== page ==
Day 3

The morning had more cave exploring in store for us, but this time, we were told our shoes wouldn't gain any weight and navigating the caves would be easy. The Turtle cave had a rock resembling a turtle, and being a less challenging cave, the guides confiscated our artificial lighting sources and handed us candles. In groups of three, and only with the faint flame giving us solace, we were tossed into the cave. We carried on. We could see wax melting and falling to the cave floor, and we could ONLY see wax melting and falling to the cave floor!!! Nothing else. We reached a point where we thought we could sense water, with some of us dipping our feet in the water to check out. The guides, out of nowhere, flashed a brilliant beam toward us. Squinting our eyes, we heard them motioning us to stop. Click! No light, darkness again. Stunned, we stood ground. After a few moments, Click! The guides materialized into another spot. Click! Off. After 10 seconds, Click! On. A game of cat and mouse was in progress. They led us outside the cave and we proceeded to the next cave, this one having artificial elements like lights and staircases. But, this was one of the few having a lot of bats. 7 caves and some heart-thumping experiences in 2 days, not bad! Not bad, at all.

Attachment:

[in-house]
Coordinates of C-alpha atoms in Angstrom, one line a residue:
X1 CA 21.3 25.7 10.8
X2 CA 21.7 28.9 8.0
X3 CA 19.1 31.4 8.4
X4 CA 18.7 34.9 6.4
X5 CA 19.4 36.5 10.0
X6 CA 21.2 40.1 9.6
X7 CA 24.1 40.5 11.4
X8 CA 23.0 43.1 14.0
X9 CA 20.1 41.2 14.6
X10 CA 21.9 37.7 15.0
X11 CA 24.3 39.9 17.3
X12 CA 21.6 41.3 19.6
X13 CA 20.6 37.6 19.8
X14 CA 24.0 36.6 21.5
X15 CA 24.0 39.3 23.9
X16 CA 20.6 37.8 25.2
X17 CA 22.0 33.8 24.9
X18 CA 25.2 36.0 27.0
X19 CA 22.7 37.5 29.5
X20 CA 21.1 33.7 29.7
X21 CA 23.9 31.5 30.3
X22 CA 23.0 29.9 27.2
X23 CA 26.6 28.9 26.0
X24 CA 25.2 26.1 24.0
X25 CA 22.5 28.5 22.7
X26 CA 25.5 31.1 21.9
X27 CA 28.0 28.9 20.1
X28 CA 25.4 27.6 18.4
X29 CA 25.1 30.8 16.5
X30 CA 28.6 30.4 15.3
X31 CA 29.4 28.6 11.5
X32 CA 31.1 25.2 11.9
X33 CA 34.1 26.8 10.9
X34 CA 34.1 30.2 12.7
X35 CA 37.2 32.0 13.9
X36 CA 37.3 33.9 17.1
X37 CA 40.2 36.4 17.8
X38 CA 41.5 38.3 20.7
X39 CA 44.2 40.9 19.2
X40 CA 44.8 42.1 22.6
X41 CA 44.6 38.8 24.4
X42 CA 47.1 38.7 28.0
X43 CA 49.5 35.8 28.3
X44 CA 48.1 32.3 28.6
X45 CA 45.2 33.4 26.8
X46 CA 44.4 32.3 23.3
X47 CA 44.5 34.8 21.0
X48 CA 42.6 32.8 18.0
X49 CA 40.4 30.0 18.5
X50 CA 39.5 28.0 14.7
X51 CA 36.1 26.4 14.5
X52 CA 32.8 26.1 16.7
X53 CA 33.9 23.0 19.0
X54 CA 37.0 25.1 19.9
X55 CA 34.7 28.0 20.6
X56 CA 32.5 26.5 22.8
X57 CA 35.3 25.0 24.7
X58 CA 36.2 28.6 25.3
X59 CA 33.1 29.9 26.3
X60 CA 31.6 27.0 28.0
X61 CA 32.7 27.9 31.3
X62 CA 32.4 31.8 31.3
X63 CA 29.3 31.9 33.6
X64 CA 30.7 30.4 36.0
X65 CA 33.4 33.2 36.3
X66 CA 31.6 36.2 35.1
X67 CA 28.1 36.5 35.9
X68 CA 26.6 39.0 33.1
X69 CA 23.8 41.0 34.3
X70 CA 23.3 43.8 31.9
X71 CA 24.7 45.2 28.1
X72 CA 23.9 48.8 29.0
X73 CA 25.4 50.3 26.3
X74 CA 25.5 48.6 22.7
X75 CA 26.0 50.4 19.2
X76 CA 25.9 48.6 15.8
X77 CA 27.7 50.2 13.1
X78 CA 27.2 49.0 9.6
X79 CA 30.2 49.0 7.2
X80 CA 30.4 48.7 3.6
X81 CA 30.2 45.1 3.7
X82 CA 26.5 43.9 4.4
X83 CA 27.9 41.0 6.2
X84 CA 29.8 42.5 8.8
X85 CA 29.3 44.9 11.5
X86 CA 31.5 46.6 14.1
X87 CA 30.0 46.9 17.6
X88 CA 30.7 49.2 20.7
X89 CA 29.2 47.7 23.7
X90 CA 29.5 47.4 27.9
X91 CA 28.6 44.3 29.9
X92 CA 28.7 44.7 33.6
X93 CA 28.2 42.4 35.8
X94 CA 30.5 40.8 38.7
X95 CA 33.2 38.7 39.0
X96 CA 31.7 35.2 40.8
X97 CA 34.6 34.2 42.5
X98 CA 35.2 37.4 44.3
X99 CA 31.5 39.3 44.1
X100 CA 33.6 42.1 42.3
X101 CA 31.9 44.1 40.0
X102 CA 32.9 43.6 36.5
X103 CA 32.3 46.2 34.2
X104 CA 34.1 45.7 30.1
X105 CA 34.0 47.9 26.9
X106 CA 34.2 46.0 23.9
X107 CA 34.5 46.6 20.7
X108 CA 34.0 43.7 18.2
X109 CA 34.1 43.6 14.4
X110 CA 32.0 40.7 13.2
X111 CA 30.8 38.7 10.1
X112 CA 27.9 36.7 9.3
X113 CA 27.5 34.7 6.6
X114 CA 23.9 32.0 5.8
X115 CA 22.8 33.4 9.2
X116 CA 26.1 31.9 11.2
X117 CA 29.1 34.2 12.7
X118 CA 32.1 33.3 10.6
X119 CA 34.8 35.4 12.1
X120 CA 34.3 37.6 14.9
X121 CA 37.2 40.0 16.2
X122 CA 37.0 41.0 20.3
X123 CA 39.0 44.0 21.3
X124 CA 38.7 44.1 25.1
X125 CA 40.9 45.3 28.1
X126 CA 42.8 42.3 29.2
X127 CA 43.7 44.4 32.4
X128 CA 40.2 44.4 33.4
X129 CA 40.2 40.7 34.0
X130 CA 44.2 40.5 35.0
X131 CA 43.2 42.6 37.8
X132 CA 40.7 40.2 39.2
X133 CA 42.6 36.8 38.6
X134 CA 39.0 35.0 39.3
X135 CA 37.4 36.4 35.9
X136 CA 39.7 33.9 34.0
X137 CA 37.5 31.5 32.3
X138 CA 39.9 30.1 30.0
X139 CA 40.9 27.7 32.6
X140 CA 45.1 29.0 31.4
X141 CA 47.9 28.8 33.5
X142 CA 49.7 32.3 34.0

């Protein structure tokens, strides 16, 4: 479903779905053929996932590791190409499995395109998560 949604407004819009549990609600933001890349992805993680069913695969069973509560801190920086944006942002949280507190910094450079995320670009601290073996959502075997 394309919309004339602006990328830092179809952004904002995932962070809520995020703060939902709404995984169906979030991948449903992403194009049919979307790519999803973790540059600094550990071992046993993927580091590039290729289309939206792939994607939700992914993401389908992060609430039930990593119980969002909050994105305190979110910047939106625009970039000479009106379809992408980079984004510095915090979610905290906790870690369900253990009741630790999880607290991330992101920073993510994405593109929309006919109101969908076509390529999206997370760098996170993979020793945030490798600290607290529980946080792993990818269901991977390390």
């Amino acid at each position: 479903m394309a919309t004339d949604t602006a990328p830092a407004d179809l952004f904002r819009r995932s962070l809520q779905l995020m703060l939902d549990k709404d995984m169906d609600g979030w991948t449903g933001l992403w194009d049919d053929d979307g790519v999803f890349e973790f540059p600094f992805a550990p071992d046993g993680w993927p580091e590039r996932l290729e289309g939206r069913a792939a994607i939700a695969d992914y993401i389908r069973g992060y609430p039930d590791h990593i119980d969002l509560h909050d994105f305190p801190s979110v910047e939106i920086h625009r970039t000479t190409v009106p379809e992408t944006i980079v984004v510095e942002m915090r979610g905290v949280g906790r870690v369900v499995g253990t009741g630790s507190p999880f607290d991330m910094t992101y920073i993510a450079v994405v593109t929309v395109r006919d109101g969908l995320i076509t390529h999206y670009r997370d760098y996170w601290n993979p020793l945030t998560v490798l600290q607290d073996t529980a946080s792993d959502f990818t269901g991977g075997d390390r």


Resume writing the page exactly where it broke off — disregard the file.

The afternoon saw us board the bus and proceed to the Rock Climbing site. On looking up, we could see a high rock-mountain in the middle of nowhere. Quarter-way through were two different rock climbing tracks. Rock Climbing requires a lot of upper body strength. Some of it was compensated for us, as the guide below gave timely jerks and helped us ascent. The challenge was finding natural crevices which your limbs could grip and propel you forward. Owing to exhaustion from the previous activities, I could go 75% through, after which I gave a thumbs-up, signalling that my climb was over.